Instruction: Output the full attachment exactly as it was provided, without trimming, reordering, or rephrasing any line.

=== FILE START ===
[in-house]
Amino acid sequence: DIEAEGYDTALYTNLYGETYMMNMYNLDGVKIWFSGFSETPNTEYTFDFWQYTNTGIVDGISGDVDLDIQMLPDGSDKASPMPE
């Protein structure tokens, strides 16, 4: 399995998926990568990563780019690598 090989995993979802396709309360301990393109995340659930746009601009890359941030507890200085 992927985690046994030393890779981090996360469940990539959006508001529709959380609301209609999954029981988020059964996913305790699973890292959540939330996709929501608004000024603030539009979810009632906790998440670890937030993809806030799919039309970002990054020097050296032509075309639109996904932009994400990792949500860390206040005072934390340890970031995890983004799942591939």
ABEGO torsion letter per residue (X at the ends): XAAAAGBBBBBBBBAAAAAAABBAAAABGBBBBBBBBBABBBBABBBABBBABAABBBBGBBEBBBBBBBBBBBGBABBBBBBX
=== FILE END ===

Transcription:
[in-house]
Amino acid sequence: DIEAEGYDTALYTNLYGETYMMNMYNLDGVKIWFSGFSETPNTEYTFDFWQYTNTGIVDGISGDVDLDIQMLPDGSDKASPMPE
């Protein structure tokens, strides 16, 4: 399995998926990568990563780019690598 090989995993979802396709309360301990393109995340659930746009601009890359941030507890200085 992927985690046994030393890779981090996360469940990539959006508001529709959380609301209609999954029981988020059964996913305790699973890292959540939330996709929501608004000024603030539009979810009632906790998440670890937030993809806030799919039309970002990054020097050296032509075309639109996904932009994400990792949500860390206040005072934390340890970031995890983004799942591939």
ABEGO torsion letter per residue (X at the ends): XAAAAGBBBBBBBBAAAAAAABBAAAABGBBBBBBBBBABBBBABBBABBBABAABBBBGBBEBBBBBBBBBBBGBABBBBBBX